By Scott Robertson
Back in late February and early March, publications like this one were spilling a lot of ink regarding two bills being considered in the Tennessee General Assembly. The first was a bill put forth in the Senate by District 3 State Senator Rusty Crowe. Senate Bill 2048 (and its House companion legislation, HB 2020) sought to keep the Ballad Health COPA monitor from releasing to the public information the release of which could materially harm Ballad, and potentially, the economy of the region. The second was House Bill 2602 (and its Senate companion bill, SB 2317), the prime sponsor of which was District 7 Representative Matthew Hill. That bill would have prevented the Tri-Cities Airport Authority from taking any action without first obtaining the approval for such action from a newly formed executive board made up of state legislators.
With the 110th General Assembly having gaveled to adjournment (sine die) we can report on the outcomes of both.
First, the “Ballad Bill.” The bill initially met with what Crowe referred to as a “firestorm” of negative reaction. The idea of keeping COPA compliance information out of the public eye was not popular. Even Ballad Chairman and CEO Alan Levine conceded, “Is it possible the language that was originally submitted was too broad? Yeah.”
The Senate Health and Welfare Committee was slated to take up the bill on Feb. 28, but deferred action until representatives from Ballad, the office of the Attorney General and the Department of Health could convene and work up an amendment. Ballad sought to keep proprietary information confidential. The government sought to keep voters from revolting against what could be seen as trying to alter the terms of the COPA almost before it became law.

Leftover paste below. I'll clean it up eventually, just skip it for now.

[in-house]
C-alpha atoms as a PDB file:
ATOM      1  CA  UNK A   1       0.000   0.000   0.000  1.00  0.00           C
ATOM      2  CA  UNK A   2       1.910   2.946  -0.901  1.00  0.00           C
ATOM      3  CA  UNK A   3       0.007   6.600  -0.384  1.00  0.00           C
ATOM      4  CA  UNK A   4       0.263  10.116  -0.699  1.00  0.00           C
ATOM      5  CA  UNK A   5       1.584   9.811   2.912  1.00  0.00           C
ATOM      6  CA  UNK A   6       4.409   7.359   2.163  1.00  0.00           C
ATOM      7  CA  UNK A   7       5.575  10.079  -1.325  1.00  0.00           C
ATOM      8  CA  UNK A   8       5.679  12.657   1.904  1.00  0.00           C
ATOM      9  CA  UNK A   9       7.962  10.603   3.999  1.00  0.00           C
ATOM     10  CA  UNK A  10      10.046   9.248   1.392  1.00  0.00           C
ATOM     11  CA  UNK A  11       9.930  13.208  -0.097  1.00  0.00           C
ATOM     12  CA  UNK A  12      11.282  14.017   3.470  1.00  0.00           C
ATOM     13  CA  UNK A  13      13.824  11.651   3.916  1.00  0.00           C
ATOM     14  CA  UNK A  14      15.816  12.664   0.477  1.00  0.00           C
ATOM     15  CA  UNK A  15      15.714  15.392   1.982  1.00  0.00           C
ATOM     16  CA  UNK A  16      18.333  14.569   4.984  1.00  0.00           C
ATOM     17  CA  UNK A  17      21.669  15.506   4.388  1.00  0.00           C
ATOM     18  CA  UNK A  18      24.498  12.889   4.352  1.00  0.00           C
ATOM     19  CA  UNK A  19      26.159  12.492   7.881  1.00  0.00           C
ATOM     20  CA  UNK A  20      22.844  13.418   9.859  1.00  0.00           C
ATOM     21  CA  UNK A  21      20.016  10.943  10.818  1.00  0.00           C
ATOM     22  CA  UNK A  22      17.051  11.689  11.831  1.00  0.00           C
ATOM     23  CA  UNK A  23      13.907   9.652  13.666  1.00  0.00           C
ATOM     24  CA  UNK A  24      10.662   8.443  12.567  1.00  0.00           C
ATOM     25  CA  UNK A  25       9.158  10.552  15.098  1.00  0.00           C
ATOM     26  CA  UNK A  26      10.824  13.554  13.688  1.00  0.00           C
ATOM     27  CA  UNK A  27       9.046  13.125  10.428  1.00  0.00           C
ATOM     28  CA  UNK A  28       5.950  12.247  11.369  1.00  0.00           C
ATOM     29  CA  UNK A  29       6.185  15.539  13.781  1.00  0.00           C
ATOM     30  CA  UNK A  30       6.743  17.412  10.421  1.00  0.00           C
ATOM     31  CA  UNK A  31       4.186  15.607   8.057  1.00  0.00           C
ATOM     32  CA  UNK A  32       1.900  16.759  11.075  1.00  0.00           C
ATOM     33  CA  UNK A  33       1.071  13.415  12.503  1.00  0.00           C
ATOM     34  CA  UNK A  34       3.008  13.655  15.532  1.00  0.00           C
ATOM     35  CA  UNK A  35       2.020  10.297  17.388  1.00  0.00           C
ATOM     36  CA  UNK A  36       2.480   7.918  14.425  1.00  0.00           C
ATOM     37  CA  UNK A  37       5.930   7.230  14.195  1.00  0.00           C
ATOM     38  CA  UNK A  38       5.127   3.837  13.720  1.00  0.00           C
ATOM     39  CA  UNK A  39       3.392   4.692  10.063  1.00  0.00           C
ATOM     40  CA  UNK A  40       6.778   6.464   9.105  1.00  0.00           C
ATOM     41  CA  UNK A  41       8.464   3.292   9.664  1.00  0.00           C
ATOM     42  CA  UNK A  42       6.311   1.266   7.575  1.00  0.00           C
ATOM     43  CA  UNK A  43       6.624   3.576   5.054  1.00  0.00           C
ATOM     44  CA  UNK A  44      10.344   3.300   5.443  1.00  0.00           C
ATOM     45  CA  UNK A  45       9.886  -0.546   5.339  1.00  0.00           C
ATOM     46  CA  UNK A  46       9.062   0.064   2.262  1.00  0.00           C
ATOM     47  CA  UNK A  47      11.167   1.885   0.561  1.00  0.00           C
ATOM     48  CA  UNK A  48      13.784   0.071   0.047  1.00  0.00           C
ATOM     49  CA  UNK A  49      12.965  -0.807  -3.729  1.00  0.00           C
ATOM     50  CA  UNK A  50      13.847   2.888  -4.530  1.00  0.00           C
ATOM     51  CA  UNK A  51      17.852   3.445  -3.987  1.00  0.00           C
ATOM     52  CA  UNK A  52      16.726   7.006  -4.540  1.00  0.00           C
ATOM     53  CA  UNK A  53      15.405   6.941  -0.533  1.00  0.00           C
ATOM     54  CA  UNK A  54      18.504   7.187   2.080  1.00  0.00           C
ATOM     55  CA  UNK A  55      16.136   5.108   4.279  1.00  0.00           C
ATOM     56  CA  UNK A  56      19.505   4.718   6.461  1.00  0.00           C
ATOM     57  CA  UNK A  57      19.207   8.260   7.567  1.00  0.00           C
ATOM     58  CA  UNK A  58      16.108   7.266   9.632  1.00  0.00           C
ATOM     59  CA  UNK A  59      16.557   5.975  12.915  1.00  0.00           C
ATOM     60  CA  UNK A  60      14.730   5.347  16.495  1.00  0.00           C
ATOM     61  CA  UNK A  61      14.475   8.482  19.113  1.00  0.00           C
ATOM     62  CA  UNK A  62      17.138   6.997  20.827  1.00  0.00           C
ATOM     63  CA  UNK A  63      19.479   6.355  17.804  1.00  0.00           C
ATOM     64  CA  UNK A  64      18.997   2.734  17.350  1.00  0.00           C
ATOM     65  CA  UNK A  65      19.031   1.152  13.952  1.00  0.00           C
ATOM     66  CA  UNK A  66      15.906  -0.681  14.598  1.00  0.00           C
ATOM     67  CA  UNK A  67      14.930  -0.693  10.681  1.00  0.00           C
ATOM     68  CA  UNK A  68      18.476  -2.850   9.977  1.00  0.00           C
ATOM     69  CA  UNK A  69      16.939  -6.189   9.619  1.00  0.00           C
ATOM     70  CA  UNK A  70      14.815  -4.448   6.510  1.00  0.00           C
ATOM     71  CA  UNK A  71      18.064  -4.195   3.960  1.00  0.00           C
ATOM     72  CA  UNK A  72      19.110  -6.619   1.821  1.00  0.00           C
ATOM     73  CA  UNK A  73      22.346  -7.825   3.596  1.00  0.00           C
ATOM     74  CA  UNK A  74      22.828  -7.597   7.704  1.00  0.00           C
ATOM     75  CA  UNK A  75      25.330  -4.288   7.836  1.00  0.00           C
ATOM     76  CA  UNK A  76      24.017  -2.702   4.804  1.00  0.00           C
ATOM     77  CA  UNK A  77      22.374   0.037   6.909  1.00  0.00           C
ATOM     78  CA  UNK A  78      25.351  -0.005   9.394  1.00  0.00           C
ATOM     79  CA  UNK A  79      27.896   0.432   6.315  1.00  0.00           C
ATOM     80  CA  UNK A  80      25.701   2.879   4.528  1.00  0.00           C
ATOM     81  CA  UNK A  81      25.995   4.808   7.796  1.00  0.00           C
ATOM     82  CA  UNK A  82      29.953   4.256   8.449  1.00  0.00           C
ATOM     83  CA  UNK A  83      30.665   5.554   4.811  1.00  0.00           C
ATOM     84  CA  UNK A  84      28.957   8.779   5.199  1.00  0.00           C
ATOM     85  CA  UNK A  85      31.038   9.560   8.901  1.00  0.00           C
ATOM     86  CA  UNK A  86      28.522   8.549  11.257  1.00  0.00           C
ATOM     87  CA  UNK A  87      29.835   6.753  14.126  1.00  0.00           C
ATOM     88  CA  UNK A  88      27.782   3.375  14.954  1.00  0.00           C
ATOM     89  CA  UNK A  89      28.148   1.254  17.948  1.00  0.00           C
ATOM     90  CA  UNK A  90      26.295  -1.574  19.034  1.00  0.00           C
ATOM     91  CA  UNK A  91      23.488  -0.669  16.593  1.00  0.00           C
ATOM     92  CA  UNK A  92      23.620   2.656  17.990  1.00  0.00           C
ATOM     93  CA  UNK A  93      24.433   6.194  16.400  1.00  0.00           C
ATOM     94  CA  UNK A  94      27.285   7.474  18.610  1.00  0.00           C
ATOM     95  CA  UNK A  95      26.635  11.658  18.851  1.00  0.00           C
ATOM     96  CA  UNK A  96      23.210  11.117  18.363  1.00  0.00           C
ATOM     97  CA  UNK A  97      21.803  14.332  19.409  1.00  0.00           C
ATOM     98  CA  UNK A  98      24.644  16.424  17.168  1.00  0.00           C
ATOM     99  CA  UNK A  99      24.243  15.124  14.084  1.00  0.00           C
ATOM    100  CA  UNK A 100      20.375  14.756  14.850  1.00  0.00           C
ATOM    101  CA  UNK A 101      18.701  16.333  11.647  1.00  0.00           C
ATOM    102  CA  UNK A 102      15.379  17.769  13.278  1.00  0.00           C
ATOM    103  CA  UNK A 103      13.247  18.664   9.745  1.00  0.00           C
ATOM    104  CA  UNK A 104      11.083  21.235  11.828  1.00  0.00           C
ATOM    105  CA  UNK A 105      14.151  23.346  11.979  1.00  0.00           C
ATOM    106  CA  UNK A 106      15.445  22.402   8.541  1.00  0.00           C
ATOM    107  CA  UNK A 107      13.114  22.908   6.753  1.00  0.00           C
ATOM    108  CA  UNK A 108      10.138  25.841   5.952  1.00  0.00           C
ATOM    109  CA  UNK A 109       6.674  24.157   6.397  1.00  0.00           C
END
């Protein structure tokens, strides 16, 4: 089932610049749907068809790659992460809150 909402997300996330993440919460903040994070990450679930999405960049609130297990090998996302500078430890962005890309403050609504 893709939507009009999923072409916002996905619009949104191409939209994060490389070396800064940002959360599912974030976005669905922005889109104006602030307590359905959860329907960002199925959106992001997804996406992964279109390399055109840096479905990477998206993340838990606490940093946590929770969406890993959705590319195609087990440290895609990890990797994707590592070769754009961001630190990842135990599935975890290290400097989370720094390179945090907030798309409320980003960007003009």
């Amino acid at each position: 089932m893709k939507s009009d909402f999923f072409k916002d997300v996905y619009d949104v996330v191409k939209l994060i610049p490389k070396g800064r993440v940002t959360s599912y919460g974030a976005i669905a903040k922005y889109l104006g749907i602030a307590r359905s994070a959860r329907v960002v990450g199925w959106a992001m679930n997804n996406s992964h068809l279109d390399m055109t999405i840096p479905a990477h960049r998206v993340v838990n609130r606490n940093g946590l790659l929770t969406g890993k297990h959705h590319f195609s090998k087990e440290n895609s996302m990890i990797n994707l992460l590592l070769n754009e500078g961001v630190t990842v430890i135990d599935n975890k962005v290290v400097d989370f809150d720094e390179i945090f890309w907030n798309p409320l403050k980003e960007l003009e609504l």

After discussion among the parties, an amendment was introduced March 22.
The amendment (SA 0731) changes the wording of the bill to limit what’s redacted from COPA reporting to:
(1) Operating and capital budgets;
(2) Existing and future business plans other than any plans, and any modifications to those plans, that are required to be submitted to the state pursuant to a certificate of public advantage or application for a certificate of public advantage;
(3) Financial audit working papers
(4) Contracts or agreements with payors and payor pricing information;
(5) Physician recruitment plans and contracts or agreements with physicians;
(6) Contracts or agreements with vendors;
(7) Complaints, including hotline complaints and open investigations of such complaints; and
(8) Employee personnel files, including performance evaluations, disciplinary actions, individual compensation amounts, and employment contract terms not otherwise publicly available.
Item (2) is a key, in that it mandates disclosure of future business plans already mandated for disclosure in the COPA. Concerned citizens had questioned whether the original bill would allow Ballad to close or repurpose facilities without following the strictures set forth in the COPA.
The amendment also sets forth a seven-day notification period. Should the state plan to release information that could include Ballad trade secrets, it will give Ballad a week’s notice so the company can petition to block that release.
Both the amendment and the amended bill passed the Senate the same day they came to the floor. Once the House bill made it through the Health; Finance, Ways and Means; and Calendar and Rules committees, it passed on a 93-1 vote April 17. The bill went to the governor for his signature April 23.
As for the bill putting the Tri-Cities Airport Authority under a newly created board of state legislators, it was sent to committee in both the State House and Senate within a week of being introduced. It never made it out of either committee.
In the long term, perhaps the most important legislation brought by a Northeast Tennessee delegation member may be House Bill 1831, introduced by District 5 Representative David Hawk (and its companion senate bill, SB 2257). That bill limits the duration and dosage of opioid prescriptions for new patients, with reasonable exceptions for major surgical procedures and exemptions that include cancer and hospice treatment, sickle cell disease as well as treatment in certain licensed facilities. With initial opioid prescriptions limited to a three-day supply, Tennessee will have one of the most strict and aggressive opioid policies in the nation.